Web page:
Saluggi's front door
There is some debate as to where and when pizza originated. Many of those debates will include New York City with varying levels of importance. Regardless, it’s undeniable that New York City has some of the best pizzerias around. If you ask some friends who have been to or know New York where to get a good slice of pizza, Artichoke or Grimaldi’s will probably be somewhere toward the top of their list. There are so many great pizzerias in New York, it’s easy to go with what’s well known and famous. However, I’m going to ask that you try something off the beaten path that will leave you wondering how such deliciousness had been absent from your life.
The inside of Saluggi's decked out with Halloween decorations
Saluggi’s has an unassuming storefront in Tribeca. When you walk in, you will probably find that they aren’t super full. You may worry for a moment that this crazy west-coast-born blogger has no idea what he is talking about. This place is not that packed–certainly not like those famous places all of your friends kept telling you to try–how could it be so good? You just have to trust me.
Saluggi’s serves appetizers, sandwiches, salads, and pastas, but what they are most famous for is their brick-oven pizzas and calzones. They make their own fresh mozzarella cheese that they use generously on every pizza. After eating their fresh mozzarella you will probably wonder how to make fresh mozzarella to make up for the poor substitutes you find elsewhere. They even make a vegan pizza with daiya vegan cheese, red sauce, and basil. Their toppings have been nothing but fresh and each pie seems to be made with tender love and care. The pizza crust is perfectly toasted and crunches ever so slightly with each bite. To top it off, they are reasonably priced with large pizzas (8 filling slices) ranging from $19-25. They also sell small pizzas and pizzas by the slice if your heart so desires, but I find it difficult to resist ordering the large every time I go. Continue reading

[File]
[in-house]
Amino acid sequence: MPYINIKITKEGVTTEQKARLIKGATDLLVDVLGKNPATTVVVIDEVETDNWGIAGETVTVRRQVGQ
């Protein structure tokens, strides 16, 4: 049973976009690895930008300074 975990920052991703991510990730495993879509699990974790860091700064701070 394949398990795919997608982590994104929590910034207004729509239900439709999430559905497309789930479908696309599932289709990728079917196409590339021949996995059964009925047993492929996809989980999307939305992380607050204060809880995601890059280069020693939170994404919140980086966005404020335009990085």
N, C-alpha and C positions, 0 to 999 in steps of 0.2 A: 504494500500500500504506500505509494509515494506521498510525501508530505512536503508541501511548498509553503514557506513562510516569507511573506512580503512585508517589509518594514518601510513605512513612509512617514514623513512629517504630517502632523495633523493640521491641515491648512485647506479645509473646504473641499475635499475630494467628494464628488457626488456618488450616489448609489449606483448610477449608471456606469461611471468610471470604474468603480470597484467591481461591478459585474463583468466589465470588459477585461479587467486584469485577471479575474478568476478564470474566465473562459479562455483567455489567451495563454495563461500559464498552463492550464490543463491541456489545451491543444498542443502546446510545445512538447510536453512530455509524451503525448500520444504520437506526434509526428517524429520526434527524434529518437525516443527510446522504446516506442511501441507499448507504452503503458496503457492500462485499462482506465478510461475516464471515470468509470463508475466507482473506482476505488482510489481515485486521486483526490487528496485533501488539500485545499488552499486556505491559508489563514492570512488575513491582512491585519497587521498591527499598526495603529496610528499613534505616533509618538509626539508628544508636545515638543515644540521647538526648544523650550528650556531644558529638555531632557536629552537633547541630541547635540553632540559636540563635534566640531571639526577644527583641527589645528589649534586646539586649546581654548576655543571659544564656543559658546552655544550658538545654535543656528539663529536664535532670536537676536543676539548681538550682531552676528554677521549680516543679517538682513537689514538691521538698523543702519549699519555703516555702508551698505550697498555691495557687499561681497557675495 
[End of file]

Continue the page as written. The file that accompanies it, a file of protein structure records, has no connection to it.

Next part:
A shot of espresso at Bar Romano in Piazza Maggiore in Bologna
This past June, I spent two weeks studying international commercial arbitration at the University of Bologna. It was an excellent opportunity to go back to Europe (as you probably saw in my post on Madrid) and eat some amazing Italian food.
Bologna is famous for its handmade pasta, in particular, its stuffed pasta. It is said that in Bologna, they eat “la grassa.” It literally means fat or rich. In other words, they eat very well. The pasta itself is made using only fresh eggs and type 0 flour (vs. 00 flour), which in other regions is often used for pizza preparation. They mix the eggs together in a “fountain” of flour, slowly incorporate the flour, set the dough aside for about half an hour, and then carefully roll it out into sheets before cutting it. I bought a book by Sorelle Simili, two elderly Italian women well known in the art of handmade pasta in Emilia Romagna (the larger region of which Bologna is a part), in the hopes of perfecting the technique this summer. Unfortunately, I have yet to find time for it! I still have about a month of summer left, though. Whatever I learn from the experience, I will recount here.
A sign outside a "cafeteria" in Madrid advertises their selection of bocadillos
I studied abroad in Madrid for a year during undergrad, and while my student budget did not allow me to try as many restaurants as I would have liked, I was still able to sample a variety of Spanish food. A recent class in Bologna this summer gave me the opportunity to go stop off in Madrid and return to old favorite eateries.
Bocadillos are inexpensive sandwiches served on baguette-style bread and are often eaten during the day. The meat or whatever they use inside the bocadillo is usually very simple such as sliced ham, anchovies, salt, and/or cheese with little to no sauce inside. You can, of course, request a side of “mayonesa” (mayonnaise) if your heart desires but may find little else with which to lather up your “pan.”